It became January and the whole town is covered with snow. The winters are frigid with feet of snow. I took my long walks in the evening, just before the sun set. I would sit at the wharf every day. I did not care anymore. I wanted to run away to a place where life would start again. I caused it, I caused it. I started the whole thing. I caused the whole thing. I caused it, and I ended it. But too late. If I was faster, if I moved faster, I would have saved human lives. But I was too late. It was getting dark and I retired to my house.

I am writing the whole thing in Word.

PostPosted: Sun Sep 28, 2008 3:21 pm
by chickens1127
Anyone like my idea???? Here's the second chapter. It's twice as long:

The long March days were soon upon Boston. The snow started to melt. On an early March day, when the snow was still on the ground, I heard a trumpet playing. I grabbed one of my father?s rowboats and rowed over to Boston. Then I heard gun shots and I rowed faster. I got there and ran toward the gun shots. I saw an angry mob. I ran there and I saw bodies on the ground. I looked at them and horror came over me, a sudden rush of icy wind. There was my father, bleeding to death. I kneeled down and just looked at him. And then he said four words that would stay with me for the rest of my life:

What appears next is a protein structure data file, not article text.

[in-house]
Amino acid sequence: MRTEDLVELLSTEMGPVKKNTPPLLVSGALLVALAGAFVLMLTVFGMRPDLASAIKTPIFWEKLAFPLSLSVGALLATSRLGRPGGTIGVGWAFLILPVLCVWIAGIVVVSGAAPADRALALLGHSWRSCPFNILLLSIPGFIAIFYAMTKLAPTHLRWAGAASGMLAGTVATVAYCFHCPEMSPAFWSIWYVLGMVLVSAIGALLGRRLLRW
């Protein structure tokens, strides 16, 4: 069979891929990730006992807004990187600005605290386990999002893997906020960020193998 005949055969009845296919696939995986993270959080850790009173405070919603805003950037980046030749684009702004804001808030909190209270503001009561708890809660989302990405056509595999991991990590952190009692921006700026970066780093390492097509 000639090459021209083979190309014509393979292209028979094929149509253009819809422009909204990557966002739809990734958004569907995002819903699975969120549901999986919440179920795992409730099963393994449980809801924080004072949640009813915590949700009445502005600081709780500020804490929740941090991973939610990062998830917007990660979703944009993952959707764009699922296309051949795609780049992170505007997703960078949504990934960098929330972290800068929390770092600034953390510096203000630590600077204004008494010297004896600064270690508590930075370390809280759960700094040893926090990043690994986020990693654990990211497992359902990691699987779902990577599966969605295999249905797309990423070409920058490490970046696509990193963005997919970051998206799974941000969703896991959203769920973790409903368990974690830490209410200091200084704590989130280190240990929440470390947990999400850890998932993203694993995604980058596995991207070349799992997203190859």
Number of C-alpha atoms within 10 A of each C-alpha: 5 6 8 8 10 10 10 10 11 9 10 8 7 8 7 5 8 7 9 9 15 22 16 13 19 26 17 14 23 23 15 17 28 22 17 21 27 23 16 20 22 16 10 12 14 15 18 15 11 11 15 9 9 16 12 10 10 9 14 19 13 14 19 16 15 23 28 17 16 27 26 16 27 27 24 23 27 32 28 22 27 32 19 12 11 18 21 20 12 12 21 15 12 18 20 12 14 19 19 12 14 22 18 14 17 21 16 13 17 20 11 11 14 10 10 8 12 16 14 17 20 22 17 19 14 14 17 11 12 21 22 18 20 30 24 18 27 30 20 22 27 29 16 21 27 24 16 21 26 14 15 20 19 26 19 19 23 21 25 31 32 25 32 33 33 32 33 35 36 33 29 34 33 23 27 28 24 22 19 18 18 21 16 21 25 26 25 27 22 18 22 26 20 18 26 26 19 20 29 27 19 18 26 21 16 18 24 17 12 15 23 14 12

?Sail- on, sail on??
Then his head turned to the right and turned white. I knew that he was gone, gone for good. He was gone. I slowly walked back to the wharf. I was depressed- my mother died in a fire, my father had died in a riot. I tied up the rowboat and ran home, sobbing. I shut the door, and I cried. I could not believe any of this. My mother died in a fire caused by me, and I didn?t save her. Then eight months later my father dies in a riot with the redcoats. The British must pay- they must pay. And there I set my sights on revenge. This means war. This means war.